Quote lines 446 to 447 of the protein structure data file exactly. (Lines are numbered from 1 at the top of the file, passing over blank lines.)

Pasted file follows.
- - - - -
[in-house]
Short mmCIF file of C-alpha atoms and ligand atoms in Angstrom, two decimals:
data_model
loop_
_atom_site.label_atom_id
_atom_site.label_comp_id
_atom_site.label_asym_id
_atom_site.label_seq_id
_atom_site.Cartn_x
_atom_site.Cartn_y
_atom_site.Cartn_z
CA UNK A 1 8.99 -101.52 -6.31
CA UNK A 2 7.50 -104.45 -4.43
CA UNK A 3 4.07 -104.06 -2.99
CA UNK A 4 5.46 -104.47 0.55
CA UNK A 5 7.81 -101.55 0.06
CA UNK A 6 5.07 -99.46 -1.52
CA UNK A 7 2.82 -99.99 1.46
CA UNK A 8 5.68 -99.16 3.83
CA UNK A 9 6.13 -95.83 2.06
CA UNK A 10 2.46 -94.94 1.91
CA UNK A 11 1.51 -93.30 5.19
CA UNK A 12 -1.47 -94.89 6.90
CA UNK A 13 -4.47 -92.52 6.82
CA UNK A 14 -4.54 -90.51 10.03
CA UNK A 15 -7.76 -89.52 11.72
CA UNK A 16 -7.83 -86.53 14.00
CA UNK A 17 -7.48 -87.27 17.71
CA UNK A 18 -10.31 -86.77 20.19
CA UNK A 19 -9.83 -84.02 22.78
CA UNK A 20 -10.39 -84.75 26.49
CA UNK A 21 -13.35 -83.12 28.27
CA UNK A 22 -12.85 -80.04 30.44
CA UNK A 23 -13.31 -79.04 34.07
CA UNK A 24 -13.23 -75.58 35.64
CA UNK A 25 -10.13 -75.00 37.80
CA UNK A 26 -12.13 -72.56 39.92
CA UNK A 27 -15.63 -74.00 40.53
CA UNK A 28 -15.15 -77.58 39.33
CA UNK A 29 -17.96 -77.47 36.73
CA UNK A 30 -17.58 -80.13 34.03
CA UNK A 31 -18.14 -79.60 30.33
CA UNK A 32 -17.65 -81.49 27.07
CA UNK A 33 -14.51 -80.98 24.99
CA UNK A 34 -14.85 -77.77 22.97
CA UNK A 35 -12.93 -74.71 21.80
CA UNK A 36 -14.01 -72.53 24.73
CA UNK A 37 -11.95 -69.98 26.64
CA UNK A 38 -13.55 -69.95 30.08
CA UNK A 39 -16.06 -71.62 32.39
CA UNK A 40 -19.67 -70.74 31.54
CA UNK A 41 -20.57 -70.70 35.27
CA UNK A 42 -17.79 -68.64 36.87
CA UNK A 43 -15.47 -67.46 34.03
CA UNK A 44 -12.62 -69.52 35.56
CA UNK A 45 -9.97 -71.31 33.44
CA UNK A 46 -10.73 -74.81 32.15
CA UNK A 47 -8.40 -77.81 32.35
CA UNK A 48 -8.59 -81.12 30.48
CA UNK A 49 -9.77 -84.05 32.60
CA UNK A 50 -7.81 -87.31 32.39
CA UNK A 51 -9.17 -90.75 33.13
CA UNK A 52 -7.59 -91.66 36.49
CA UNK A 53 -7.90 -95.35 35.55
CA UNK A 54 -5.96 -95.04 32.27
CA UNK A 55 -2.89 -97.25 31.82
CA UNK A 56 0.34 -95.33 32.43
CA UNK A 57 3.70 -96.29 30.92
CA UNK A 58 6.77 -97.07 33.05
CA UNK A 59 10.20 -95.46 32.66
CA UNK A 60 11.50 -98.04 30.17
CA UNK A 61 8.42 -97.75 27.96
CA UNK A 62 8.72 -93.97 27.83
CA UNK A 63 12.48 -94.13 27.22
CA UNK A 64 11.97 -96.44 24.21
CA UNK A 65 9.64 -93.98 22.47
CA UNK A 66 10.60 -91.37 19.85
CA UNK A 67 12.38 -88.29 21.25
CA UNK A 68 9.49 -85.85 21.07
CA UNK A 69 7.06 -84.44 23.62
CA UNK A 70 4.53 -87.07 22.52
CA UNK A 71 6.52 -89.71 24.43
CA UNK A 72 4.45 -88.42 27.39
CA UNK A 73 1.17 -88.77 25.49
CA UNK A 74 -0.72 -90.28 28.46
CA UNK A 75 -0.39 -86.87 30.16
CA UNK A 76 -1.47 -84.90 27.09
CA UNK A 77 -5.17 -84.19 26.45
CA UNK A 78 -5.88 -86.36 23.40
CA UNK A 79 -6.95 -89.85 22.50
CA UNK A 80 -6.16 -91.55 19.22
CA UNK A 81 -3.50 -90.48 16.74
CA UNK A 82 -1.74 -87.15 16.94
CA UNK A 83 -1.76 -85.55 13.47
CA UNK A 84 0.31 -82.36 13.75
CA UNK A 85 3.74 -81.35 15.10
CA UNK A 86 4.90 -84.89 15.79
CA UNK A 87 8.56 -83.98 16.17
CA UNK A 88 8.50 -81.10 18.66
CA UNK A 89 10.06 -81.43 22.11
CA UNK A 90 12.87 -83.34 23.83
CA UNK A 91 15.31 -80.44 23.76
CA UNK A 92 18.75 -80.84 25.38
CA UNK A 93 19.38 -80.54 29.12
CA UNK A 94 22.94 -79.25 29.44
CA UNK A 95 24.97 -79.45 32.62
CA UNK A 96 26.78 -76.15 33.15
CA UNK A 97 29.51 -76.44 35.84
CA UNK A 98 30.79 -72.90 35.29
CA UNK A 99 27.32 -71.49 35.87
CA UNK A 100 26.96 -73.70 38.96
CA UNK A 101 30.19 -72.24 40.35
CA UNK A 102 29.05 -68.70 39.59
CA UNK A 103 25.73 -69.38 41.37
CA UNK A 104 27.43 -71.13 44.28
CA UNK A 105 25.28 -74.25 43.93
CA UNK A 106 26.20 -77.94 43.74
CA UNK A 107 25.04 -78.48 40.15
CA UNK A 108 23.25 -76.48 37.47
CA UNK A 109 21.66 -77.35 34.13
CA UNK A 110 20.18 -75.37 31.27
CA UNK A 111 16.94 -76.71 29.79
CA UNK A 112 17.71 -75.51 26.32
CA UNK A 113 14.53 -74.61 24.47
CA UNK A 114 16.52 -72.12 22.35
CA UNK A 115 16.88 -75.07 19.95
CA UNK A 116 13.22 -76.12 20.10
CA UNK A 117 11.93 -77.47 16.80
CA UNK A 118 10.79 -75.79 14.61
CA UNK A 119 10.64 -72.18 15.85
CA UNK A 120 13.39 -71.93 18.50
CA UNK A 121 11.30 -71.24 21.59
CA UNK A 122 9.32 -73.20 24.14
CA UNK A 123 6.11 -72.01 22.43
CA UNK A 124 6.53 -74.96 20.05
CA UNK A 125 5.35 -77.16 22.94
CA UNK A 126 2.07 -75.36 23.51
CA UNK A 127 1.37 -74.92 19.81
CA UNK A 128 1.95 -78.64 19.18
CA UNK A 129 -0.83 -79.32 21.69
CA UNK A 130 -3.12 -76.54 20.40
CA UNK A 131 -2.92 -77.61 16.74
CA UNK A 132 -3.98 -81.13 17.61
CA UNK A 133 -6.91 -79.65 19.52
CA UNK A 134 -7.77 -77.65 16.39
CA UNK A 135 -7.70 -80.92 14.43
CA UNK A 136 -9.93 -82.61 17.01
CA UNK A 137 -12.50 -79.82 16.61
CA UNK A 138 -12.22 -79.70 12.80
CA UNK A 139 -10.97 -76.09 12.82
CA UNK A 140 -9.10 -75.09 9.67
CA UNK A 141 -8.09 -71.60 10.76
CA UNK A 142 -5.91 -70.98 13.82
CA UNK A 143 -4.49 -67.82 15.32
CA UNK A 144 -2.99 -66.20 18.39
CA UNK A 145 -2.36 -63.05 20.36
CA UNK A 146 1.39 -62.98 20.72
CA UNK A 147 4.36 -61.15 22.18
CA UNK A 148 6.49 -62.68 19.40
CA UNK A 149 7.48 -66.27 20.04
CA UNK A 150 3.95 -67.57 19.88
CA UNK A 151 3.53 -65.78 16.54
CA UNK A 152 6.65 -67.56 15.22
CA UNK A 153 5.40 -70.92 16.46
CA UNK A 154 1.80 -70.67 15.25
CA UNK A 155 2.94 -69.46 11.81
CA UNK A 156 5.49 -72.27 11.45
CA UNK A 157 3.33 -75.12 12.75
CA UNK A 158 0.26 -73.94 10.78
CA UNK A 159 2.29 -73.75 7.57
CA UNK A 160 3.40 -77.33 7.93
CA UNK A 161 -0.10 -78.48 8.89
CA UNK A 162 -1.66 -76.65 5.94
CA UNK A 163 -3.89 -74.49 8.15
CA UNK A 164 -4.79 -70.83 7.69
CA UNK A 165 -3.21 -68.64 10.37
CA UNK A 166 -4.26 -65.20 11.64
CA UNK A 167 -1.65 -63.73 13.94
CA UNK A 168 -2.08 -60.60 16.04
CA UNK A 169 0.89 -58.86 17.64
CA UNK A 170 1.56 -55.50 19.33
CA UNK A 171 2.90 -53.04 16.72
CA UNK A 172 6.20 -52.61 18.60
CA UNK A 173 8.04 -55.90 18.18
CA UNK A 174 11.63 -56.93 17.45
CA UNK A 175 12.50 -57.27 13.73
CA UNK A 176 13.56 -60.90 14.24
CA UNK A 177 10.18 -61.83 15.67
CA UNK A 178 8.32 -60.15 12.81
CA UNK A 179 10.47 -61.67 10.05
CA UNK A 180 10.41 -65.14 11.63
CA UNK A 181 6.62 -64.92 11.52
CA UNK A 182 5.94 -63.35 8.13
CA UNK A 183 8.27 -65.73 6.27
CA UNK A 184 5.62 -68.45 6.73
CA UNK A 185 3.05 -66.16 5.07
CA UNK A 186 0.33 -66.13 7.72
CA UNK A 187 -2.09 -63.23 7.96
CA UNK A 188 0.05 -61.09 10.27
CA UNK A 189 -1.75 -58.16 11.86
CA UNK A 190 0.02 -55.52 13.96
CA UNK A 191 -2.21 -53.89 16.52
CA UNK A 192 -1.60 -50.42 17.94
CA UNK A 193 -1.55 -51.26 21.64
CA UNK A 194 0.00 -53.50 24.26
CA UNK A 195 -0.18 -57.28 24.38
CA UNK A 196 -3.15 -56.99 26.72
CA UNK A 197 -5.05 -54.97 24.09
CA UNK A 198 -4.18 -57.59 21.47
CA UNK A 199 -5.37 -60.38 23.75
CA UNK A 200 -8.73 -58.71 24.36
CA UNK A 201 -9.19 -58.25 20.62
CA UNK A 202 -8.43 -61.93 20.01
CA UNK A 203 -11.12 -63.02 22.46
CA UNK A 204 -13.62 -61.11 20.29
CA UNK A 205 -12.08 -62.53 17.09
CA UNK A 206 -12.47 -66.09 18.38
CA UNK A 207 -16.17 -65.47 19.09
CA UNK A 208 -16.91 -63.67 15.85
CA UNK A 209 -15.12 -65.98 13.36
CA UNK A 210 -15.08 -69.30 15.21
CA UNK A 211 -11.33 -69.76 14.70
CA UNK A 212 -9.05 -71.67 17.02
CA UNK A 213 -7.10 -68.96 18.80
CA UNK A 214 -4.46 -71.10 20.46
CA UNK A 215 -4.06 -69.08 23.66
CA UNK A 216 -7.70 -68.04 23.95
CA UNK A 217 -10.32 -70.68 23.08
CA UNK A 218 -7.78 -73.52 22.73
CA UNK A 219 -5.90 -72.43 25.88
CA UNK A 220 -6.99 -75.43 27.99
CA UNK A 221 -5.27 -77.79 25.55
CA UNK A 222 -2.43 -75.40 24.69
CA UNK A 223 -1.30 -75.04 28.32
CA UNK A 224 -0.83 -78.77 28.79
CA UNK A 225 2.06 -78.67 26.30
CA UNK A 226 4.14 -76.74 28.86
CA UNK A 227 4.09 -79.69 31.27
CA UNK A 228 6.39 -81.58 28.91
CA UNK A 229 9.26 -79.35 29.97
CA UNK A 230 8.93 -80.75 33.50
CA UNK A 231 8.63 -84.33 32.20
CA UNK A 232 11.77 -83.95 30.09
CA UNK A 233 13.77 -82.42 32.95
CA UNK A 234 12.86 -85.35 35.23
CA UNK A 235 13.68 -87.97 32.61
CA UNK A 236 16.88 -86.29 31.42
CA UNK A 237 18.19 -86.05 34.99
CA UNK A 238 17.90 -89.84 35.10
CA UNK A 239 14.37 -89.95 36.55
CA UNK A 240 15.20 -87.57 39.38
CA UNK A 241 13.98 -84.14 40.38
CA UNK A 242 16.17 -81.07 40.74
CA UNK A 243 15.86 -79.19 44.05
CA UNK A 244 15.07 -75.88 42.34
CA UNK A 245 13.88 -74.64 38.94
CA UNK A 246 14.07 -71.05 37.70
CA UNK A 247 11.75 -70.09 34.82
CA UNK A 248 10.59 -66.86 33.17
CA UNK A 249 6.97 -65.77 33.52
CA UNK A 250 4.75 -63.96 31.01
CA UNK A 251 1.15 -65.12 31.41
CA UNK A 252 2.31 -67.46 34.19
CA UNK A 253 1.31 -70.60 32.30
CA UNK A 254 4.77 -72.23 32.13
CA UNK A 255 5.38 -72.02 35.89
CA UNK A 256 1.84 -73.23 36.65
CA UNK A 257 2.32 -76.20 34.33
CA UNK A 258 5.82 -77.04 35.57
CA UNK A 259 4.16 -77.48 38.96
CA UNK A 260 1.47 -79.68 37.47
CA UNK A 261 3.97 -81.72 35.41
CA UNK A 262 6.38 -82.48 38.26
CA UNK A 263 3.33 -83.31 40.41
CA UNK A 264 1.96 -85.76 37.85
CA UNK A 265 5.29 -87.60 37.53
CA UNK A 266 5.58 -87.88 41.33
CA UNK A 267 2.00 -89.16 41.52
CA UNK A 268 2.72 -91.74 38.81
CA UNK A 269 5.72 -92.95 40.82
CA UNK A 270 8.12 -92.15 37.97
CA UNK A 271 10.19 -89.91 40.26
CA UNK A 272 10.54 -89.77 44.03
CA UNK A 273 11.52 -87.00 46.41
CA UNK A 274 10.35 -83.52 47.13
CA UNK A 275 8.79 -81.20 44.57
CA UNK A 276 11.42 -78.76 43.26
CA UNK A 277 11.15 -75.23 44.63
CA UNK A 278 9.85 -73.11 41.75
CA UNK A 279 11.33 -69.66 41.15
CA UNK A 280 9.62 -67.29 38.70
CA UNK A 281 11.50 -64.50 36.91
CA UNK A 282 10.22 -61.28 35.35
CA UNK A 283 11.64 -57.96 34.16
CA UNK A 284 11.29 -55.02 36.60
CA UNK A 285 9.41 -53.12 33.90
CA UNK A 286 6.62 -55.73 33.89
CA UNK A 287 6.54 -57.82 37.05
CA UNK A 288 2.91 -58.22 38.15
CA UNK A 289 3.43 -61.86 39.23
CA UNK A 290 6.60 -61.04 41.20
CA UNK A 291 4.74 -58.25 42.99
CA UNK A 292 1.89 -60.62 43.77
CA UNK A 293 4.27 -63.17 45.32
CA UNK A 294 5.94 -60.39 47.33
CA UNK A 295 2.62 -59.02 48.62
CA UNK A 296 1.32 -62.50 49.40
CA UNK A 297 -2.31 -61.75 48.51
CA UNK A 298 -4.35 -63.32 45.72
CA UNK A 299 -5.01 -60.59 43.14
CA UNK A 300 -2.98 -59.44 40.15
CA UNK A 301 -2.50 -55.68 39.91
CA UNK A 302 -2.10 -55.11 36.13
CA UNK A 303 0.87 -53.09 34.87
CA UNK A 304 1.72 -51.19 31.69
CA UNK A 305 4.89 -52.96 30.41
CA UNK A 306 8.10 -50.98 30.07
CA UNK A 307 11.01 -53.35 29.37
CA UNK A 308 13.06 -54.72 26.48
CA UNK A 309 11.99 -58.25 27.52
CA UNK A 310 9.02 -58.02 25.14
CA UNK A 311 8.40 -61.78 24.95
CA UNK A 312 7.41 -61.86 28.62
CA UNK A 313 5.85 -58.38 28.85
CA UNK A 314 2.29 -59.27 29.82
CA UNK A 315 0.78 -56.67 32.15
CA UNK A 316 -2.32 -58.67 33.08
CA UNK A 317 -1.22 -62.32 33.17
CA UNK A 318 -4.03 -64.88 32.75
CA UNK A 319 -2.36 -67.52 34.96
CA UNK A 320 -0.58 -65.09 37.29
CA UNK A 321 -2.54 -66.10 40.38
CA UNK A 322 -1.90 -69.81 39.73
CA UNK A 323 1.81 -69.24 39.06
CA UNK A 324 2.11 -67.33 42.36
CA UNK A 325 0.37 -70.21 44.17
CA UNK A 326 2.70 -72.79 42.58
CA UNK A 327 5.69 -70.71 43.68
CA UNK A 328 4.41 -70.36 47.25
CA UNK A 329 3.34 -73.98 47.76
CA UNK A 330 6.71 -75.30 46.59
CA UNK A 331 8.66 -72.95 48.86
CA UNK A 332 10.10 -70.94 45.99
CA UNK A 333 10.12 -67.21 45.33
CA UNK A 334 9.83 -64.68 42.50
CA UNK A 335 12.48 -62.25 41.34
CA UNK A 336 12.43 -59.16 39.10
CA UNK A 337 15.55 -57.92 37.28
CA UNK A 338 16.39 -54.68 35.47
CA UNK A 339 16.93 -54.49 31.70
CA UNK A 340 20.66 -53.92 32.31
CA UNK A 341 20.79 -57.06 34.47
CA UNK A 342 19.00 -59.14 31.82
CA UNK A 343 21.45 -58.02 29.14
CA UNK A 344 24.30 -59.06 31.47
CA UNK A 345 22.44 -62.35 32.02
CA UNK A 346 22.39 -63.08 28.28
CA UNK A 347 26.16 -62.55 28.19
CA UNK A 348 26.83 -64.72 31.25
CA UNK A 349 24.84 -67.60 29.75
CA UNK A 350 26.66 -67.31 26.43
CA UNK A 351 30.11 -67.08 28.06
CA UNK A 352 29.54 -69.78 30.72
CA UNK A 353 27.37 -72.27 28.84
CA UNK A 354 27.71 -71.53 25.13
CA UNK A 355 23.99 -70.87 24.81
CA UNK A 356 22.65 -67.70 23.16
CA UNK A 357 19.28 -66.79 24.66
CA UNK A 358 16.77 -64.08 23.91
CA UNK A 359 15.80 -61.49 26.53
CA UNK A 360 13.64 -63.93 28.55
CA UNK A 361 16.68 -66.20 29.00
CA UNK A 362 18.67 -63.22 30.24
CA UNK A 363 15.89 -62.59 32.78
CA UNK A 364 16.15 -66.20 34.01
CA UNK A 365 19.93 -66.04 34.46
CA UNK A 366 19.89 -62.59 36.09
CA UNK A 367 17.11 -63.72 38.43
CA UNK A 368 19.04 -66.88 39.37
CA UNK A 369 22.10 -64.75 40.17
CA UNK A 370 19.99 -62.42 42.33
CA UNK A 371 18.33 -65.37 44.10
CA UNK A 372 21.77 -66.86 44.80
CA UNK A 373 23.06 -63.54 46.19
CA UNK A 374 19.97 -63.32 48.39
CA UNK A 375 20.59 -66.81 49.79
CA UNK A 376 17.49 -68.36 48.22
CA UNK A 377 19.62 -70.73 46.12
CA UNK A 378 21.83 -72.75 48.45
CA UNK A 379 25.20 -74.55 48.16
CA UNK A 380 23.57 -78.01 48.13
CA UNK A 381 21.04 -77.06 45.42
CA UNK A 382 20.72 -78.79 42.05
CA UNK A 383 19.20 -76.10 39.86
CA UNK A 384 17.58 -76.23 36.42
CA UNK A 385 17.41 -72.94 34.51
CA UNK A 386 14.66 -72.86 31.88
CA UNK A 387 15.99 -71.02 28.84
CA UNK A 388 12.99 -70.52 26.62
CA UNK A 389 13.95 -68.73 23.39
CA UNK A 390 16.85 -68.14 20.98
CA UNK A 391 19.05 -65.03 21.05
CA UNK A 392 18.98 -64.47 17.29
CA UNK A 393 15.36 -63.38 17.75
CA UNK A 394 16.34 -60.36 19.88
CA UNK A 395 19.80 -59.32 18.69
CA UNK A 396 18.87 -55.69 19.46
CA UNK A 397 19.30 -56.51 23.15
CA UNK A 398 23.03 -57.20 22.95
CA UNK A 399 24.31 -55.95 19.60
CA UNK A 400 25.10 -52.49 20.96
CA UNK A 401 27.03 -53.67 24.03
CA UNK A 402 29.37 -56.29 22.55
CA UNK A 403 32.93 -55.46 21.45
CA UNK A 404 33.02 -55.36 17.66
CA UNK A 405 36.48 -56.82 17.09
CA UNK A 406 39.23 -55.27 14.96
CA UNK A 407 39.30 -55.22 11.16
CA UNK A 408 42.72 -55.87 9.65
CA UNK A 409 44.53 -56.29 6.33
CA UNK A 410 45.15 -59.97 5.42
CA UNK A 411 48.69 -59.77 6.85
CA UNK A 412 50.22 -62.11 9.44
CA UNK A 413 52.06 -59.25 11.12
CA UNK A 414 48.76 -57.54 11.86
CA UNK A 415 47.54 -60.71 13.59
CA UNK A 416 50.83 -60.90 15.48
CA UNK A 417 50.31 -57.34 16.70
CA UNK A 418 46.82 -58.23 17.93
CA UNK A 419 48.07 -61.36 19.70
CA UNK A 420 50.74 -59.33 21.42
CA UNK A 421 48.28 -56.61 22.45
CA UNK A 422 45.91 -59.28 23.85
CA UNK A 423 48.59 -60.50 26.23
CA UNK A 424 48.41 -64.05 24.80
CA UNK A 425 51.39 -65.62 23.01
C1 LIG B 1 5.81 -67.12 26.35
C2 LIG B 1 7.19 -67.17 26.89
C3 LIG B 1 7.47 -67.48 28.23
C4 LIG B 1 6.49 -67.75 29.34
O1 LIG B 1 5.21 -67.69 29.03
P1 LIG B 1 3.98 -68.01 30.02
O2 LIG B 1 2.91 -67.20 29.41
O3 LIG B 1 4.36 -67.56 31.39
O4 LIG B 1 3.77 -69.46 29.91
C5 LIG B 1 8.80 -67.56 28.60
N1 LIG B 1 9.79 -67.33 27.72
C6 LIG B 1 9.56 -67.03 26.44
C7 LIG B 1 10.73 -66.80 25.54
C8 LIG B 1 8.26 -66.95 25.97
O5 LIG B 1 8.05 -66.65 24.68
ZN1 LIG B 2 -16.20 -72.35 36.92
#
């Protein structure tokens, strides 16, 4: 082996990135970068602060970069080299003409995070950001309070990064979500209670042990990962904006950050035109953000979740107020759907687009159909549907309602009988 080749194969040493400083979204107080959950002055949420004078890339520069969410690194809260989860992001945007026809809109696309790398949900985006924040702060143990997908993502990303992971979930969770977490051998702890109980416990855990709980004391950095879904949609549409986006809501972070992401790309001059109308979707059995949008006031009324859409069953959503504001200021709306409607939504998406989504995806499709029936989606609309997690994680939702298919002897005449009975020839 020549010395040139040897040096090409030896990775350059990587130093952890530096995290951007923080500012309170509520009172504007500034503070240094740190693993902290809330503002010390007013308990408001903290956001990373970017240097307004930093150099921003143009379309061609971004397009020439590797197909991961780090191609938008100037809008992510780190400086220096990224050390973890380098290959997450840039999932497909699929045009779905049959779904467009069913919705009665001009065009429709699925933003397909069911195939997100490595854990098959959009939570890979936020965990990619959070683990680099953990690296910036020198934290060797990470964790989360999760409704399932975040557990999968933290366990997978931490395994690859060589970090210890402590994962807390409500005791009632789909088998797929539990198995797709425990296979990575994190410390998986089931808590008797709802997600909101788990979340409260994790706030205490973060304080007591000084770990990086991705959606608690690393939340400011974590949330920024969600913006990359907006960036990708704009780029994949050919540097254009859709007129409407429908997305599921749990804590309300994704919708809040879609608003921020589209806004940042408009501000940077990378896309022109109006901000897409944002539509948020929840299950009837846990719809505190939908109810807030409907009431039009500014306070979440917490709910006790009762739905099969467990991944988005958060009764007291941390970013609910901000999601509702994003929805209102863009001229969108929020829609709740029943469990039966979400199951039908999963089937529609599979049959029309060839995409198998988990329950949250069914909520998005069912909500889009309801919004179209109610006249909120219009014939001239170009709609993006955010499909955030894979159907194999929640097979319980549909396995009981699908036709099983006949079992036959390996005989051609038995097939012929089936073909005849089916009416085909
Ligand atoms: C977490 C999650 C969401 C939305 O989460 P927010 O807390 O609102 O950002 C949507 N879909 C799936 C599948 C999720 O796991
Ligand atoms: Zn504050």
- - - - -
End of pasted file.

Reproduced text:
C5 LIG B 1 8.80 -67.56 28.60
N1 LIG B 1 9.79 -67.33 27.72